In Cunningham, they get a player who piled up 295 career tackles, including 39 1/2 for losses and forced in a three-year career with the Commodores. He led the Southeastern Conference with 125 tackles in 2016 to earn first-team All-SEC honors for the second straight season.
Cunningham played on the inside at Vanderbilt, but many draft analysts projected him to be an outside linebacker in the NFL.
"Wherever the Texans see fit to put me, I'm definitely going to be an impact player on the defense," he said.
(via The Associated Press)
A night after landing running back Leonard Fournette with the fourth pick in the NFL draft, the Jacksonville Jaguars took a big step to fortify his blocking.
The Jaguars traded up one spot to select Alabama offensive tackle Cam Robinson with the 34th overall pick Friday night, giving the franchise what it believes will be a cornerstone to play alongside Fournette for years to come. Jacksonville gave Seattle its sixth-round pick (No. 187 overall) to swap spots in the second round.
General manager Dave Caldwell said Robinson will compete with newly acquired left tackle Branden Albert, who is skipping the team's voluntary offseason program in hopes of getting a new contract.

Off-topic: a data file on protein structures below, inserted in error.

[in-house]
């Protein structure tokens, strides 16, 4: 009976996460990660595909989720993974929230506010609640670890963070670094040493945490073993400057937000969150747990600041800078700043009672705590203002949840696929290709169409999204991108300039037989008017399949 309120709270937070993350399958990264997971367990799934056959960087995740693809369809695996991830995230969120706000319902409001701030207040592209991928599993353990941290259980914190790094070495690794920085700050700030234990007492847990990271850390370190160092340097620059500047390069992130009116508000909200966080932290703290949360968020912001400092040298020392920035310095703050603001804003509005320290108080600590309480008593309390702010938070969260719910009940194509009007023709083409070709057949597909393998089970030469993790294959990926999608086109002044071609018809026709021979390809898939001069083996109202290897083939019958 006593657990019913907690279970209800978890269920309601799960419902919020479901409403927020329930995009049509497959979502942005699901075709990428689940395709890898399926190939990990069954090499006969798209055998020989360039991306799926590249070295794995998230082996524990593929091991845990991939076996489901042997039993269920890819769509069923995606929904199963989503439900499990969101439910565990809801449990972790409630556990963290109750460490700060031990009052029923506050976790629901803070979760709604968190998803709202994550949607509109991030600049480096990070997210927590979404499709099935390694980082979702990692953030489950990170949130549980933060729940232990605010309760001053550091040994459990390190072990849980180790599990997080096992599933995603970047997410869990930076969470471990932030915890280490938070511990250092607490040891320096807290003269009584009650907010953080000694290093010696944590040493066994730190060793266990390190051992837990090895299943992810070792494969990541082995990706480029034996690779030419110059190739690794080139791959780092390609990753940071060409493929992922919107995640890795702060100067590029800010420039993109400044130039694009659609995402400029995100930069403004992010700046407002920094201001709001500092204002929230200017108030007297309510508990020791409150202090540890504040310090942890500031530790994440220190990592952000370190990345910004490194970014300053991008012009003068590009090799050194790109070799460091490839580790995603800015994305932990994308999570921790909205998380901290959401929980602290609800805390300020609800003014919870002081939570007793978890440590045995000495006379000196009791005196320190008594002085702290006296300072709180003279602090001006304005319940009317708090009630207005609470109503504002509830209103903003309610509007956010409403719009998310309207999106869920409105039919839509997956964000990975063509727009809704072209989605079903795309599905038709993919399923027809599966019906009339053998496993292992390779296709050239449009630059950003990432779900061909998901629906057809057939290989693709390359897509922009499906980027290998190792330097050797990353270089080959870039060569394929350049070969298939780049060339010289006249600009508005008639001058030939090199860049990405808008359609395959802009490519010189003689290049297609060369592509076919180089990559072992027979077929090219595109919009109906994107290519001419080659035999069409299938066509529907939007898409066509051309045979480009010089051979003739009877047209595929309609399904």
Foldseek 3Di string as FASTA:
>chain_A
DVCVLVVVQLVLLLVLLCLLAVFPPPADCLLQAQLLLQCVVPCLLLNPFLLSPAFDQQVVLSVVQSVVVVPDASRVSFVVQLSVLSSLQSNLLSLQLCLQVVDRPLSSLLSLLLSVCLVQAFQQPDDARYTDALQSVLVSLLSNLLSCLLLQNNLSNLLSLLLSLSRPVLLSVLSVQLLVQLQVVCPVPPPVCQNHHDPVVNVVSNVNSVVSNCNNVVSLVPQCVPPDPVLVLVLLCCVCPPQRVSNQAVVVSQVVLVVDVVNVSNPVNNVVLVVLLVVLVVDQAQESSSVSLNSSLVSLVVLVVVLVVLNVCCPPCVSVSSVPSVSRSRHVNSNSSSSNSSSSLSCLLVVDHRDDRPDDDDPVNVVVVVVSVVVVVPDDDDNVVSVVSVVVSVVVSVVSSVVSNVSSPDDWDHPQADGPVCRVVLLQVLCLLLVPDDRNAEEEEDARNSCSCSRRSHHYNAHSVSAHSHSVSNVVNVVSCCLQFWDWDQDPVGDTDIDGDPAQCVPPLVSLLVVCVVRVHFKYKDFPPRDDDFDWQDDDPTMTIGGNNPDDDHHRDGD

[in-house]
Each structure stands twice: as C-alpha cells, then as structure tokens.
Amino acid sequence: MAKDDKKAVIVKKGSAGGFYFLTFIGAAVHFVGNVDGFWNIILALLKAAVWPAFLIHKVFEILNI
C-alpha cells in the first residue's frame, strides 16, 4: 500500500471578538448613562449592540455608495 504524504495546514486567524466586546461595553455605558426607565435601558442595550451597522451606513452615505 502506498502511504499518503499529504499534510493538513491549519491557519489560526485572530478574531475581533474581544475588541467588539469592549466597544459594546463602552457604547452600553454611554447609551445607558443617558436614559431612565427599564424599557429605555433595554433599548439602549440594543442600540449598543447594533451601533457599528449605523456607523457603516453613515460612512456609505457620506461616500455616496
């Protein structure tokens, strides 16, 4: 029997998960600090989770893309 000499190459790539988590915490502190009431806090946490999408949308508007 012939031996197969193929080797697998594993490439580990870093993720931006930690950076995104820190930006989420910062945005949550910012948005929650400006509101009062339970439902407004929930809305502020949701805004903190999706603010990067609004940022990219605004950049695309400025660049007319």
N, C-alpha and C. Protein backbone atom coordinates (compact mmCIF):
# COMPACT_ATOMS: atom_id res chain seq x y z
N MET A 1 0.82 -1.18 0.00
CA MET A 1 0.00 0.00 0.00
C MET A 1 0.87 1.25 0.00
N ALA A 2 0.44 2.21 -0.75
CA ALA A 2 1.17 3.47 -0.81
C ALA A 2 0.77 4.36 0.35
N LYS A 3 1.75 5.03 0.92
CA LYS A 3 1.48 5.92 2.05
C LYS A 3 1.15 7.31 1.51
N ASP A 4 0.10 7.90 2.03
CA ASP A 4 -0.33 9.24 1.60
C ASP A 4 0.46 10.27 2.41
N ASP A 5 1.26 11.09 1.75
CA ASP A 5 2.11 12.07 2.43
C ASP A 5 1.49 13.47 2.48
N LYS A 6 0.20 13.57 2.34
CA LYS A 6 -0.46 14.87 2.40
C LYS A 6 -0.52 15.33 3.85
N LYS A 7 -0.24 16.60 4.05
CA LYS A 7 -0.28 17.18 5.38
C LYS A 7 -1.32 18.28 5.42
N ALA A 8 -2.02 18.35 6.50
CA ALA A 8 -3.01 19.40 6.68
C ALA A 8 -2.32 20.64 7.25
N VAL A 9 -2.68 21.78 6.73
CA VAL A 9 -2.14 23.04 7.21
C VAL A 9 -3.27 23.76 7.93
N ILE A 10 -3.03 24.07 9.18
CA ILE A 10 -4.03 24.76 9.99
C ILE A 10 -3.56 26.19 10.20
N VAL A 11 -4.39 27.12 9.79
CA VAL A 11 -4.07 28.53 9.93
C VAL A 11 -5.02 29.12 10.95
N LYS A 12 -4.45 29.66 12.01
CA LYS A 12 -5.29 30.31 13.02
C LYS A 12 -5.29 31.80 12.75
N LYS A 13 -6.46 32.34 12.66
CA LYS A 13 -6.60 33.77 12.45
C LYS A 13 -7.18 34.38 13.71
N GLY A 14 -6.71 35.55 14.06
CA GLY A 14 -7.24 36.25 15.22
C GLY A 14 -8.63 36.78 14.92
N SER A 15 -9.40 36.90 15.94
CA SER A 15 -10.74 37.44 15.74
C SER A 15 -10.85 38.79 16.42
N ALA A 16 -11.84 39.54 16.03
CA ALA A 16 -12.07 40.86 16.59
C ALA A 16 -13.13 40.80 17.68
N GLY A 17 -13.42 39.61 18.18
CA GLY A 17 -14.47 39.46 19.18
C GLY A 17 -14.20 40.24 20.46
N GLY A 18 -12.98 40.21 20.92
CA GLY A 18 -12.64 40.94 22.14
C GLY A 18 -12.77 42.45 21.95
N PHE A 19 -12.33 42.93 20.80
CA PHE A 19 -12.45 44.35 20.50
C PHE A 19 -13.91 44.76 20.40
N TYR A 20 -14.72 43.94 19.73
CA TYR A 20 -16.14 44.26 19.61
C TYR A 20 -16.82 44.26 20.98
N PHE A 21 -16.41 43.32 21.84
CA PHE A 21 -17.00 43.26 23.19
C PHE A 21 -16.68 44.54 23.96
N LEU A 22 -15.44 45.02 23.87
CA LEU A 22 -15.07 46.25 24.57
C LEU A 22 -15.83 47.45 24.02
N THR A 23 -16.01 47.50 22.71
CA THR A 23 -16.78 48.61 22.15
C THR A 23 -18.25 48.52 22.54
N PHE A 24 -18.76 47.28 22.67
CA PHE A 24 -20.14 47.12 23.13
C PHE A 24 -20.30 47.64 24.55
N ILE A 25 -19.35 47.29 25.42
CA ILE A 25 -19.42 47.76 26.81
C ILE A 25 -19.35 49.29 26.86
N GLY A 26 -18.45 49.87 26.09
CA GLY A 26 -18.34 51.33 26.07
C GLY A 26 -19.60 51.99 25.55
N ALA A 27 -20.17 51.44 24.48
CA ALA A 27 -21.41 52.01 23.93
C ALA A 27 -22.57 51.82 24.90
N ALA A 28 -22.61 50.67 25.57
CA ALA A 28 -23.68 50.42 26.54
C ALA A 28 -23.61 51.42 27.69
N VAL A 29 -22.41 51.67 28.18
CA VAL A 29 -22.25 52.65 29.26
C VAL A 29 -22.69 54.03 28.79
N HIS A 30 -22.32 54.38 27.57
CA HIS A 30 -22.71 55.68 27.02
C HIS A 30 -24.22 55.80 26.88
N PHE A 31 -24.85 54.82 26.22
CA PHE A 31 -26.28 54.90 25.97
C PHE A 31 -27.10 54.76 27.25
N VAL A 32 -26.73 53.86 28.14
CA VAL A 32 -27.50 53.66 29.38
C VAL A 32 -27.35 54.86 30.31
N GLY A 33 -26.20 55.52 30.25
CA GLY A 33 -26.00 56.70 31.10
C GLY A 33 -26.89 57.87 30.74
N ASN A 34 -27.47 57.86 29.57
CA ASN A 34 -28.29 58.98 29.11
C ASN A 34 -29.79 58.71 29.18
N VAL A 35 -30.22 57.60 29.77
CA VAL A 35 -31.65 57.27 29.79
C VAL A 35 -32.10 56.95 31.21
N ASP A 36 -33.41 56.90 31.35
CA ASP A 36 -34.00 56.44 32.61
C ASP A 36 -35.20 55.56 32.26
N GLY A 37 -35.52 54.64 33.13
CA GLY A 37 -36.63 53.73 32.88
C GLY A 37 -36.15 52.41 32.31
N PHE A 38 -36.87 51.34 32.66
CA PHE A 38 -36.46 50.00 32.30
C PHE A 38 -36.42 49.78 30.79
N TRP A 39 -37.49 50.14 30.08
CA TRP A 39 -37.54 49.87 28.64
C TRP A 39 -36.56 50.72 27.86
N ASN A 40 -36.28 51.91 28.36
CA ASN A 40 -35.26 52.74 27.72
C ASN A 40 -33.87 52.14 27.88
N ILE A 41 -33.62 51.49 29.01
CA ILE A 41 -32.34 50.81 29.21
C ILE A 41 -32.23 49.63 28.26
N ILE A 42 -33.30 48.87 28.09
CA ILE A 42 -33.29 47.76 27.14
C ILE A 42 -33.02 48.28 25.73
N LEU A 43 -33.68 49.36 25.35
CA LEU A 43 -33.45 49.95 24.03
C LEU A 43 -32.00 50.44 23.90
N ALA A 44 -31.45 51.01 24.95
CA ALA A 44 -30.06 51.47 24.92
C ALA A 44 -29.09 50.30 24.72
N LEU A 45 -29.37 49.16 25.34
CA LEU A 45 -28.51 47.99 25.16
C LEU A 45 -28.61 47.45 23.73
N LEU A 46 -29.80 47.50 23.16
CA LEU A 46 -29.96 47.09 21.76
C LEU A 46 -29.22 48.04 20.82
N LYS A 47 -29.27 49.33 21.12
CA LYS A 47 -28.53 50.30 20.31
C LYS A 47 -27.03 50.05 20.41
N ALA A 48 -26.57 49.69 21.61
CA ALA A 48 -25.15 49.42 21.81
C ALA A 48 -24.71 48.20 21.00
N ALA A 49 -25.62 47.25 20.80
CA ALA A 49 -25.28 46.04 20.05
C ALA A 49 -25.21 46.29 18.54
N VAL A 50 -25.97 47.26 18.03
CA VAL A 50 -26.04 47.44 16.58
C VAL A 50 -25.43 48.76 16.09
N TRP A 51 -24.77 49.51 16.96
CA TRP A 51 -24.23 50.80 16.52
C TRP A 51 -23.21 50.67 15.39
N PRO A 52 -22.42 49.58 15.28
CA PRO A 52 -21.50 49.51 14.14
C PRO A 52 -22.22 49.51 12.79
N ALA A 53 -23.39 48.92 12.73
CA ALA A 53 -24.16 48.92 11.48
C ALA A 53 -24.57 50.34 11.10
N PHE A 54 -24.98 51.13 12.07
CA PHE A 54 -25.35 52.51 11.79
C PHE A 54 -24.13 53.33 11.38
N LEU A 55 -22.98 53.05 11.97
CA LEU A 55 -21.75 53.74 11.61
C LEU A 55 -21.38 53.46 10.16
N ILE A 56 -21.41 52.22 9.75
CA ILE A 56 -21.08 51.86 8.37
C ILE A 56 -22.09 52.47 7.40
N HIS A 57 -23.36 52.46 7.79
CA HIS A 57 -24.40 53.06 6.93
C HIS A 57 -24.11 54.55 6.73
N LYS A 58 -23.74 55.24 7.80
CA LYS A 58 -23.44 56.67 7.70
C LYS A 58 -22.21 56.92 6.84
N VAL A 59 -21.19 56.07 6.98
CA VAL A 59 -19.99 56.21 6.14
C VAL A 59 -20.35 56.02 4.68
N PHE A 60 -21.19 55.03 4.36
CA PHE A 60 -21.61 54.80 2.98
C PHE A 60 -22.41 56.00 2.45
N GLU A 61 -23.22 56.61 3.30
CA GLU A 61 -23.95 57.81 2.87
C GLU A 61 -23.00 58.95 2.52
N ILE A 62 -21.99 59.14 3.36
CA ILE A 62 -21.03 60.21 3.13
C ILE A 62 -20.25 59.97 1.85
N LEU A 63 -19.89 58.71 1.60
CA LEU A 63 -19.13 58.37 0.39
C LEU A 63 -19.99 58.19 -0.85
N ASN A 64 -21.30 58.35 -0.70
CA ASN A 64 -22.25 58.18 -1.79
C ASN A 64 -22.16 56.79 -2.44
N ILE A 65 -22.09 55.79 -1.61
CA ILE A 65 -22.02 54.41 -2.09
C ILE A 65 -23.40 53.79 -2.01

"We were never going to alter it to begin with," said Caldwell, who traded a seventh-round draft pick to acquire Albert last month.
The 32-year-old Albert signed a five-year, $47 million contract with the Miami Dolphins in 2014. The deal included $26 million guaranteed, all of which was paid over the last three seasons. Albert is due a base salary of $8.875 million this season and $9.575 million in 2018.
The Jaguars can't fine Albert for his absences, but drafting Robinson sends a strong message that Albert's starting job — maybe even his roster spot — is in jeopardy. Albert, who has missed 20 games over the last five seasons, had been considered a stop-gap solution at the all-important left tackle spot.
Robinson, the 2016 Outland Trophy winner as the country's best lineman, will get every chance to take over as a rookie and solidify a position that's been mostly unstable since Tony Boselli's career-ending shoulder injury in 2001. Mike Pearson, Khalif Barnes, Eugene Monroe, Luke Joeckel and Kelvin Beachum all failed to develop into long-term solutions at the premier spot.
"As you guys have told me for three years now, we've got to upgrade the offensive line," Caldwell said. "I'm starting to listen to you."
Although the Jaguars are expected to address mostly offensive needs in the three-day draft, they chose Illinois defensive end Dawuane Smoot in the third round. Jacksonville took Smoot with the 68th overall pick, leaving it with four picks Saturday.